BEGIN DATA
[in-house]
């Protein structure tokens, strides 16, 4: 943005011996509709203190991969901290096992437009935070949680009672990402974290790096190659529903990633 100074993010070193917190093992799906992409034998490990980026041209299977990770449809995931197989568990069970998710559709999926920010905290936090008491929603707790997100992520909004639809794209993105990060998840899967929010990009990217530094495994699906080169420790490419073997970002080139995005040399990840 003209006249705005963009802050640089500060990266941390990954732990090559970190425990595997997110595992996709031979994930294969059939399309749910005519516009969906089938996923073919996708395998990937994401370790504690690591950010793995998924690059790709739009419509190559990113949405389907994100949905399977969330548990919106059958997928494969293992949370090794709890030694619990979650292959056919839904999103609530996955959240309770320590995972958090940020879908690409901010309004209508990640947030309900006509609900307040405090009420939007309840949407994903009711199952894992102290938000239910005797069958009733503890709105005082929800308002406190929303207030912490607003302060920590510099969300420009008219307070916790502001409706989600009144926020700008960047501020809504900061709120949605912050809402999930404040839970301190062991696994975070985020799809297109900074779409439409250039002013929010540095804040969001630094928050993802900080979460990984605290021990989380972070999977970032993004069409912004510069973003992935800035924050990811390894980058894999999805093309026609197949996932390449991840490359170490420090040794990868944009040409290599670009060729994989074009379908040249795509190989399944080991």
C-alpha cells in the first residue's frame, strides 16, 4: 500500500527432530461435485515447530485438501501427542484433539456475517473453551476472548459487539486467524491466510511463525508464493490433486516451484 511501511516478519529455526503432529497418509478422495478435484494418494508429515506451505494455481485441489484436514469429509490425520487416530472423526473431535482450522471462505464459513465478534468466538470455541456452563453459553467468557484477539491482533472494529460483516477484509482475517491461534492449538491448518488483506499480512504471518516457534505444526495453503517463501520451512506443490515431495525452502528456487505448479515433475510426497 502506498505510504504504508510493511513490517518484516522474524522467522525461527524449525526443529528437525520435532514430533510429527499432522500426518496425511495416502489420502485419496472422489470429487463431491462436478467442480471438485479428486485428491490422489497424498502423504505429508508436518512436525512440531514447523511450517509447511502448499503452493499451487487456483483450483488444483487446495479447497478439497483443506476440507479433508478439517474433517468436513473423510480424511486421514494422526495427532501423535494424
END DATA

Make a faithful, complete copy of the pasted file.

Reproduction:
[in-house]
């Protein structure tokens, strides 16, 4: 943005011996509709203190991969901290096992437009935070949680009672990402974290790096190659529903990633 100074993010070193917190093992799906992409034998490990980026041209299977990770449809995931197989568990069970998710559709999926920010905290936090008491929603707790997100992520909004639809794209993105990060998840899967929010990009990217530094495994699906080169420790490419073997970002080139995005040399990840 003209006249705005963009802050640089500060990266941390990954732990090559970190425990595997997110595992996709031979994930294969059939399309749910005519516009969906089938996923073919996708395998990937994401370790504690690591950010793995998924690059790709739009419509190559990113949405389907994100949905399977969330548990919106059958997928494969293992949370090794709890030694619990979650292959056919839904999103609530996955959240309770320590995972958090940020879908690409901010309004209508990640947030309900006509609900307040405090009420939007309840949407994903009711199952894992102290938000239910005797069958009733503890709105005082929800308002406190929303207030912490607003302060920590510099969300420009008219307070916790502001409706989600009144926020700008960047501020809504900061709120949605912050809402999930404040839970301190062991696994975070985020799809297109900074779409439409250039002013929010540095804040969001630094928050993802900080979460990984605290021990989380972070999977970032993004069409912004510069973003992935800035924050990811390894980058894999999805093309026609197949996932390449991840490359170490420090040794990868944009040409290599670009060729994989074009379908040249795509190989399944080991």
C-alpha cells in the first residue's frame, strides 16, 4: 500500500527432530461435485515447530485438501501427542484433539456475517473453551476472548459487539486467524491466510511463525508464493490433486516451484 511501511516478519529455526503432529497418509478422495478435484494418494508429515506451505494455481485441489484436514469429509490425520487416530472423526473431535482450522471462505464459513465478534468466538470455541456452563453459553467468557484477539491482533472494529460483516477484509482475517491461534492449538491448518488483506499480512504471518516457534505444526495453503517463501520451512506443490515431495525452502528456487505448479515433475510426497 502506498505510504504504508510493511513490517518484516522474524522467522525461527524449525526443529528437525520435532514430533510429527499432522500426518496425511495416502489420502485419496472422489470429487463431491462436478467442480471438485479428486485428491490422489497424498502423504505429508508436518512436525512440531514447523511450517509447511502448499503452493499451487487456483483450483488444483487446495479447497478439497483443506476440507479433508478439517474433517468436513473423510480424511486421514494422526495427532501423535494424